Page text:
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NEW YORK (
) -- The U.S. economy was almost there, almost ready to spring higher, Jim Cramer told his
TV show viewers Thursday. But then Washington got involved, and all was lost. We're now facing the first congressionally mandated bear market we've ever seen, said Cramer, all because 536 people couldn't agree.
Cramer said it's downright infuriating, just when the housing market was beginning to recover, just when autos were getting stronger, when retail sales were growing and when the banks looked like they were finally finding their footing, Congress has been able to undo it all and send our markets sharply lower. For the year, U.S. stocks are now up just half of their counterparts in Europe, and Europe is in a recession.
So how can investors measure the damage and begin to ascertain when things might be getting better? Cramer came up with three indicators to help. First was the "Washington on TV" indicator. He said anytime the president or member of Congress gets on the air, expect the markets to go lower.
Cramer's second indicator was
(LMT - Get Report)
, the defense contractor with a 5% dividend yield. If the U.S. falls over the fiscal cliff, Lockheed will get hurt by both defense spending cuts and a rise in dividend taxes, Cramer noted, making this stock uniquely positioned to feel the blow.
Finally, Cramer said investors can use
as gauges for Washington's damage. Cramer said all three of these companies posted stellar earnings, so if they can't hold onto their gains, no one can.
All of these indicators should help investors figure out whether the effects of the fiscal cliff are baked into the markets and whether its time to begin buying back in.
In the Thursday "Sell Block" segment, Cramer reminded viewers some stocks go down because they deserve to, and that's certainly the case with
(JCP - Get Report)
Cramer said investors may be tempted by shares of J.C. Penney, which have fallen 61% from their highs, but the company remains a value trap and is showing no signs of improving. Penney has had three disappointing quarters in a row, Cramer noted, and sales still continue to decline, dramatically so, and the company's balance sheet is weakening.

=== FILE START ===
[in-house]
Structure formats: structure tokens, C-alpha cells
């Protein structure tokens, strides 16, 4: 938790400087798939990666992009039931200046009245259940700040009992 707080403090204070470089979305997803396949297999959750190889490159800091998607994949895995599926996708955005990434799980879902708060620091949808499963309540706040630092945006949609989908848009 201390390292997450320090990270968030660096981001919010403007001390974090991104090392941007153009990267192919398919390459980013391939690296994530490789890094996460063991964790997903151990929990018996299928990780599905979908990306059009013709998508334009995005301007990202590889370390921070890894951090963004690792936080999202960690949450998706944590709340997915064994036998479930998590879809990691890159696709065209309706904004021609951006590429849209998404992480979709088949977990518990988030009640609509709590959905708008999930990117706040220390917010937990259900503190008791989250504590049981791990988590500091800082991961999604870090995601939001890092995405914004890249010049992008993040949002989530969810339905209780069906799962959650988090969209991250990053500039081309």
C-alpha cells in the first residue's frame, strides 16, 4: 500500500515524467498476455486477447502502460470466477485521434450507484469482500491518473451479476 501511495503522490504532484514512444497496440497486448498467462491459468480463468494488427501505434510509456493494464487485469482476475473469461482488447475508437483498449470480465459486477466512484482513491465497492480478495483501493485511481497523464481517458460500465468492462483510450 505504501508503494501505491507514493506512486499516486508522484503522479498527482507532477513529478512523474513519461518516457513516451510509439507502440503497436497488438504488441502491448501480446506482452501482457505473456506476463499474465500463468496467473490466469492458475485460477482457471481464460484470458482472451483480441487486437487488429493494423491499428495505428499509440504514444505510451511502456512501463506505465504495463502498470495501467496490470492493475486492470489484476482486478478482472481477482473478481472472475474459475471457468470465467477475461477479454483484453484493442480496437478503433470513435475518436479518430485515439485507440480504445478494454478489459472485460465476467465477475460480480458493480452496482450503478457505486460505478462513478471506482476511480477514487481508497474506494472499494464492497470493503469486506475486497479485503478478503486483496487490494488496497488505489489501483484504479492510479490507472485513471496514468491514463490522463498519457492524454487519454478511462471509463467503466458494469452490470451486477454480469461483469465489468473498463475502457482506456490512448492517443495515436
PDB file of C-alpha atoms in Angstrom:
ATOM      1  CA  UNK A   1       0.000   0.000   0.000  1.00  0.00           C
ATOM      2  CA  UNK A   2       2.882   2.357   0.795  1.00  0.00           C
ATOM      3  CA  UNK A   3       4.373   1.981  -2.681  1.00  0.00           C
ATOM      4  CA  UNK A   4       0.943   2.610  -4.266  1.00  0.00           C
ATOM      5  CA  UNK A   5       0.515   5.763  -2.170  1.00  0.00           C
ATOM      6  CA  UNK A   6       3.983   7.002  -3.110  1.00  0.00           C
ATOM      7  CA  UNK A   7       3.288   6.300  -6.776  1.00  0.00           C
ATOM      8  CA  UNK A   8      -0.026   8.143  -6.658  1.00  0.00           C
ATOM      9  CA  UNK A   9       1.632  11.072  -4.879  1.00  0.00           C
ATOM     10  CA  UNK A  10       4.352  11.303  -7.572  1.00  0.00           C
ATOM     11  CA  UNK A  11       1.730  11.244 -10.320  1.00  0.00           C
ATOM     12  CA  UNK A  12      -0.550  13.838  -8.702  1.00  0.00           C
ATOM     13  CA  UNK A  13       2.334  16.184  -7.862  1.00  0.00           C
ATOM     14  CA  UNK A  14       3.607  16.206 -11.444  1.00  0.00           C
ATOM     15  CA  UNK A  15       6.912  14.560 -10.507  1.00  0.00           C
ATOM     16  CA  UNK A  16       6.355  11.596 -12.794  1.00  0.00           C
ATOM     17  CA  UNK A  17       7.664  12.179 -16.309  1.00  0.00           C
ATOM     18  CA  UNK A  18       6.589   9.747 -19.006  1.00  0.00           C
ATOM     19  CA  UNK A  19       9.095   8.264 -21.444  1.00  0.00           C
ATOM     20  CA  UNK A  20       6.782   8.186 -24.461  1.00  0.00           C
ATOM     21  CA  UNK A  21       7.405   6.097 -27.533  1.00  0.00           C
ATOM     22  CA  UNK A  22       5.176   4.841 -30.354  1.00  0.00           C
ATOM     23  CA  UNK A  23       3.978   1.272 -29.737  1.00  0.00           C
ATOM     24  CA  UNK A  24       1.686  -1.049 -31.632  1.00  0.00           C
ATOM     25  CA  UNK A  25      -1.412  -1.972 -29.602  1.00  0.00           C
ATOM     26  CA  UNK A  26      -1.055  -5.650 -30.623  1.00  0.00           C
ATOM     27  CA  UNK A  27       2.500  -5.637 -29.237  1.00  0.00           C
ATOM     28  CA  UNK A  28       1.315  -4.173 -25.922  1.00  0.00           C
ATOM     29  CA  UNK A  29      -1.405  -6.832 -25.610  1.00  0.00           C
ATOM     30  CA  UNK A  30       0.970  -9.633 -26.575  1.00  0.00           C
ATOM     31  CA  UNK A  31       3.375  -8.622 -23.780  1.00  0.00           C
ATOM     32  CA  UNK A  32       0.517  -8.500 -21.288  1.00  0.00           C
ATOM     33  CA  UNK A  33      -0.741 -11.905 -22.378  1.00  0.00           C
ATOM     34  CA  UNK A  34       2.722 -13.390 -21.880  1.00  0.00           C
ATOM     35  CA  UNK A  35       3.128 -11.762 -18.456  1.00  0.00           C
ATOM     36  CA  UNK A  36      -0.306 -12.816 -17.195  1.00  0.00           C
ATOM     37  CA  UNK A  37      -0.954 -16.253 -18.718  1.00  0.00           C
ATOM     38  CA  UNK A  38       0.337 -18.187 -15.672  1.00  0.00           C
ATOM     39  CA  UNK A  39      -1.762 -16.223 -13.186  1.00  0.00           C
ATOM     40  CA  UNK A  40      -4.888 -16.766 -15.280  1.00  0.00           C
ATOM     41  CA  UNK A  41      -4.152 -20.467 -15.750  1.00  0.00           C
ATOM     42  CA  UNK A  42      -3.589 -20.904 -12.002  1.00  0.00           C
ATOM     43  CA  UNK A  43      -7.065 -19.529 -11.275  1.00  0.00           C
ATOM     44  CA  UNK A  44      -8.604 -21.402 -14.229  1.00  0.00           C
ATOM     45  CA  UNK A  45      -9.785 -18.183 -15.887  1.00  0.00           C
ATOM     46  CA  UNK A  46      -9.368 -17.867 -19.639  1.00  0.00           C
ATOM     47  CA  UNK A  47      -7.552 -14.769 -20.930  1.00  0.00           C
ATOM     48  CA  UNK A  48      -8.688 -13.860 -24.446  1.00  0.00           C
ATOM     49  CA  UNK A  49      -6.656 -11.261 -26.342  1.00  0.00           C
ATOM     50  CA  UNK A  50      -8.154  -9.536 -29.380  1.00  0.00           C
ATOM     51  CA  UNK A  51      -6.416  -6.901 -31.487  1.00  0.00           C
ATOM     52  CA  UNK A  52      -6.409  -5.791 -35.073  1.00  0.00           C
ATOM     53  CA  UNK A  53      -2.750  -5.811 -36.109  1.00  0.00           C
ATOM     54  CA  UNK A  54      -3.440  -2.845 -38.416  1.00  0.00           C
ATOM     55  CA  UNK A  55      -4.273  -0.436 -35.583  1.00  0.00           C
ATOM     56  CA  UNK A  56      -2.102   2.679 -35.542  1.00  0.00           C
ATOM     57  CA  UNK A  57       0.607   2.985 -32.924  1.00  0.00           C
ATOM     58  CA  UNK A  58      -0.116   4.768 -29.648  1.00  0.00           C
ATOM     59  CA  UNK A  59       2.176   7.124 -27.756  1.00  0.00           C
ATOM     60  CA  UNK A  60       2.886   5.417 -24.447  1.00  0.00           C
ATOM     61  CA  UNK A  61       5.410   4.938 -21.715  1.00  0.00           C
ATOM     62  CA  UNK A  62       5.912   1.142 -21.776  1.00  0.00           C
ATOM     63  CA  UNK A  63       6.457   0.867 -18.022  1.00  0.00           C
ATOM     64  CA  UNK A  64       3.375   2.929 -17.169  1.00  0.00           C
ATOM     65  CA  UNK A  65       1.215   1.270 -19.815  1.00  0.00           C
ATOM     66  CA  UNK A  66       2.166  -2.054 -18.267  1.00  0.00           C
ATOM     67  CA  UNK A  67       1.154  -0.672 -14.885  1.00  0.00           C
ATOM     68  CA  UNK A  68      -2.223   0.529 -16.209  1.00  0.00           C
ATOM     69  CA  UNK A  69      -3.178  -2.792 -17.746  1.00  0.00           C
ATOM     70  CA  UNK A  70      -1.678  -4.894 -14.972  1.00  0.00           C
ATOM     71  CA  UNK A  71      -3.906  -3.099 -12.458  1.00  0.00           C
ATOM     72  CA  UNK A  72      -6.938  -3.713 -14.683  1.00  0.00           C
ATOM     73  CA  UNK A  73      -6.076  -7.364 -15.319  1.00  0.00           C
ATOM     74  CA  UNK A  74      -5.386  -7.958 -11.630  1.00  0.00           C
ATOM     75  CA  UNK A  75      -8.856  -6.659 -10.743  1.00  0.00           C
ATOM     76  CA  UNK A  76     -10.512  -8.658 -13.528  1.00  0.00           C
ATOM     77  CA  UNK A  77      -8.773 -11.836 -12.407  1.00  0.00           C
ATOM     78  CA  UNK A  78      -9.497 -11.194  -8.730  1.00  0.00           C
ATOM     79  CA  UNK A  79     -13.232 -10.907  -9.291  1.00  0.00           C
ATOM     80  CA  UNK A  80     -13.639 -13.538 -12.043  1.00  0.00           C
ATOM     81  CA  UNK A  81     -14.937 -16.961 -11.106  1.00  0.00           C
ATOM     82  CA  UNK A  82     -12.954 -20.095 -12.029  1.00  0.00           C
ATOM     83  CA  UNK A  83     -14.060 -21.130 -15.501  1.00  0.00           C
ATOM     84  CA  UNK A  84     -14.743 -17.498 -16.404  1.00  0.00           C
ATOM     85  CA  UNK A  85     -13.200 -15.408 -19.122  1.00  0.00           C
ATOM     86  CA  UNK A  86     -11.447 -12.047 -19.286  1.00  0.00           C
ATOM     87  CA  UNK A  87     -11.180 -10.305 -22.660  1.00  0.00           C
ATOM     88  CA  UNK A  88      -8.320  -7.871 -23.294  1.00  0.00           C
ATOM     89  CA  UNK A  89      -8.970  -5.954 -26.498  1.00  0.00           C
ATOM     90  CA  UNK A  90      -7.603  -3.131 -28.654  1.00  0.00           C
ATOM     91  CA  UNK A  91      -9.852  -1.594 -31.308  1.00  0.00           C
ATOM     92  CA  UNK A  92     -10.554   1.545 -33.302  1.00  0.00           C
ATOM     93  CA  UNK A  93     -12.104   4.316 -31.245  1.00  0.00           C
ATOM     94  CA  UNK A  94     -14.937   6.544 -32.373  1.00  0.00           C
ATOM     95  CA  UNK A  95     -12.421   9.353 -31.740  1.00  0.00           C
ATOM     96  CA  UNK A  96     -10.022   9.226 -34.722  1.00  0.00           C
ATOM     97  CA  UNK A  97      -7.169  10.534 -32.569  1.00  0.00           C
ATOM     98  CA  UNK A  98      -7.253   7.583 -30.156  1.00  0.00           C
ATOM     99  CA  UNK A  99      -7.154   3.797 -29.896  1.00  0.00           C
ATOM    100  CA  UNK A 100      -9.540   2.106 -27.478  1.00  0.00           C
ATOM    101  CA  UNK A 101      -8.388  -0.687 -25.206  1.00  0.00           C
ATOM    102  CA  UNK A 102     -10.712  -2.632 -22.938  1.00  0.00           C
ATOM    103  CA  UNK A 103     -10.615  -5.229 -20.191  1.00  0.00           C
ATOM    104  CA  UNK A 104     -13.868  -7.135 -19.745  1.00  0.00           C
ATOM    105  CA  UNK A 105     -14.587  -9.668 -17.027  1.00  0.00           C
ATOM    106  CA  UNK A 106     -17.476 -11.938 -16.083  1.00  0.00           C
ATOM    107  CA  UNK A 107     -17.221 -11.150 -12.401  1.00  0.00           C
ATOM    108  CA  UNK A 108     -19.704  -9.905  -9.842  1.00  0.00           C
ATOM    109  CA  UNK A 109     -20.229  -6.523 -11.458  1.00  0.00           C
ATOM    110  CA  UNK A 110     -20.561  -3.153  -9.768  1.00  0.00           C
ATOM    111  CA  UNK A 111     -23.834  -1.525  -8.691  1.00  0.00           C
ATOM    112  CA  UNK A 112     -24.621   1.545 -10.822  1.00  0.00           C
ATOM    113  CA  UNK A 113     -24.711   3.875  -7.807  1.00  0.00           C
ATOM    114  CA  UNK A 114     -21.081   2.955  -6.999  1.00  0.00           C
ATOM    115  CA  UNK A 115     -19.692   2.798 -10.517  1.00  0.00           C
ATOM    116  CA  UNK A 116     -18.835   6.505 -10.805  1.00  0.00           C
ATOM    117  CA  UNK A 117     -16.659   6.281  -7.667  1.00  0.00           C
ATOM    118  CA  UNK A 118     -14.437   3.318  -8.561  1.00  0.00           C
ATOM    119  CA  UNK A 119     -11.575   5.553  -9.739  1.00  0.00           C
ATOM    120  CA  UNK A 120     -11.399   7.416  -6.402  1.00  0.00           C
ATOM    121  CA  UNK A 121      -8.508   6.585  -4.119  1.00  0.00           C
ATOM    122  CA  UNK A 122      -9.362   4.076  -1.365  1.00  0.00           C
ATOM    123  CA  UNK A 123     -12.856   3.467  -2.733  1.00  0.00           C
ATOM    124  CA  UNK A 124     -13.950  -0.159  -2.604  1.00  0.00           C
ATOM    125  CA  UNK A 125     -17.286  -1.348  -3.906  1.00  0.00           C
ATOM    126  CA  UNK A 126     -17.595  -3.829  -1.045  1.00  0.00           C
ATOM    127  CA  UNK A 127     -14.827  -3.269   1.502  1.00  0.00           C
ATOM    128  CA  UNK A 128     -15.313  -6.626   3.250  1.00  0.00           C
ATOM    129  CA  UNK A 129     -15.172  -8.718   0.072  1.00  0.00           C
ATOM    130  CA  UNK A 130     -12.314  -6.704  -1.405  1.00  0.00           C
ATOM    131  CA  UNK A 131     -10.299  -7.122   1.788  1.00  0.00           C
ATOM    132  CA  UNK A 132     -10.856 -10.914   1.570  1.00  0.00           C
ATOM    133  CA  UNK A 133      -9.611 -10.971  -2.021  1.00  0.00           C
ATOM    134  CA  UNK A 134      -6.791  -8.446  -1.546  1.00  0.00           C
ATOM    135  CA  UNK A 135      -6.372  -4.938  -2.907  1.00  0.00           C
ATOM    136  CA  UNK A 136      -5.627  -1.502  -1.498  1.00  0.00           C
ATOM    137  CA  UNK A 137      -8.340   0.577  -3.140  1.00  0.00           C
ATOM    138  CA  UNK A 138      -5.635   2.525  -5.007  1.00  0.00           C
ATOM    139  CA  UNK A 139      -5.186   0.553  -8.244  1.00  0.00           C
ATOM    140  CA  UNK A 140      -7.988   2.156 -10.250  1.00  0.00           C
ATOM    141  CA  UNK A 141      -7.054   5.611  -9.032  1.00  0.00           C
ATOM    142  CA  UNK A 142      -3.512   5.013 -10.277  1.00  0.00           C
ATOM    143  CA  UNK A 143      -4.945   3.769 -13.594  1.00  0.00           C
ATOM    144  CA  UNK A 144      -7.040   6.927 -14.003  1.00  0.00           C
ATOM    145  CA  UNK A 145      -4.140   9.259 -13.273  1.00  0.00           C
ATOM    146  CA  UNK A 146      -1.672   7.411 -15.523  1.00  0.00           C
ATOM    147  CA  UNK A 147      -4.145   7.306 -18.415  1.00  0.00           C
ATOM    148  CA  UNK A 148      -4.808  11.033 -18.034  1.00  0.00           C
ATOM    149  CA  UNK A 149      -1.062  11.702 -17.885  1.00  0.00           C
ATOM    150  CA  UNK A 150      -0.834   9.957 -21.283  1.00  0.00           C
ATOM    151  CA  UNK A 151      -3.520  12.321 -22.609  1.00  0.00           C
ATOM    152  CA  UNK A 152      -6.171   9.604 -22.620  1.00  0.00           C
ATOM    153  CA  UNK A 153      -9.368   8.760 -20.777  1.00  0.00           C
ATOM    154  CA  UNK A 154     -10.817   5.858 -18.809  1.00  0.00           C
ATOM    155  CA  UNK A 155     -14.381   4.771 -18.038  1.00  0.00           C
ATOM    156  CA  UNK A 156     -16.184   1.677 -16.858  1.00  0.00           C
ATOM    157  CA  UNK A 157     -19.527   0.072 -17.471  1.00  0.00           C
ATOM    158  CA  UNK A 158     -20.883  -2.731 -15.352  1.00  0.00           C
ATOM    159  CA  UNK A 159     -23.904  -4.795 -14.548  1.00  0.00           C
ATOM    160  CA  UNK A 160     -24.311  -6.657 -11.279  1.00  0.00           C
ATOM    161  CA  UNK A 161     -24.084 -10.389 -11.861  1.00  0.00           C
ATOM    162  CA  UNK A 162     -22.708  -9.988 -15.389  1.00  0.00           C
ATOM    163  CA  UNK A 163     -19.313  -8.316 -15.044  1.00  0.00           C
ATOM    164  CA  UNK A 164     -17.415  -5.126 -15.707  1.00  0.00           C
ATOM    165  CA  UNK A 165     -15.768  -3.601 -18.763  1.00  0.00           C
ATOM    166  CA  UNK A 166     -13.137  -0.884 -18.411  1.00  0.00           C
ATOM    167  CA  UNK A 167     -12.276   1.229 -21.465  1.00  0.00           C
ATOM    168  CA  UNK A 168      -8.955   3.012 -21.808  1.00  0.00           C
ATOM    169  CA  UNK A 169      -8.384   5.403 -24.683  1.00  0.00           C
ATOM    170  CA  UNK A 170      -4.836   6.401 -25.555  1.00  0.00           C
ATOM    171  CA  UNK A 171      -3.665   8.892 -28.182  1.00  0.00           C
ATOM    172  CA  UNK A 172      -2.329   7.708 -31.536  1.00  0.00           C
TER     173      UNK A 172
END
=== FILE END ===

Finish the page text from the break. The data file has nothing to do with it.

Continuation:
Penney remains in a tailspin, Cramer said, and is offering no clarity on where it plans to go. Initially, CEO Ron Johnson laid out a plan with no coupons, but after customers revolted a few were added back in, then more followed. While it's true that Penney is remodeling its stores, the company may go broke doing so.
Cramer said the bulls point to J.C. Penney's real estate, as the company owns 426 of its own stores. But Cramer questioned that logic, saying there are almost no buyers for stores as large as Penney, meaning they could sell for a fraction of what the company thinks they are worth.
Cramer was also negative on Penney's new store-within-a-store concept, saying that many of Penney's brands are mediocre at best.
Cramer reminded viewers that no company has a right to exist in retail, just ask the former Litz, Gimbles or Woolworths. With the company's "so what" brands and its confusing pricing, the chain may simply have no reason so exist in today's marketplace.
Upside Surprise Party
Continuing with his "Upside Surprise Party" series of stocks to buy as the markets continue to fall on fiscal cliff worries, Cramer recommended drug maker
(AMGN - Get Report)
, a company with a huge pipeline of new drugs on the way and a 1.7% yield.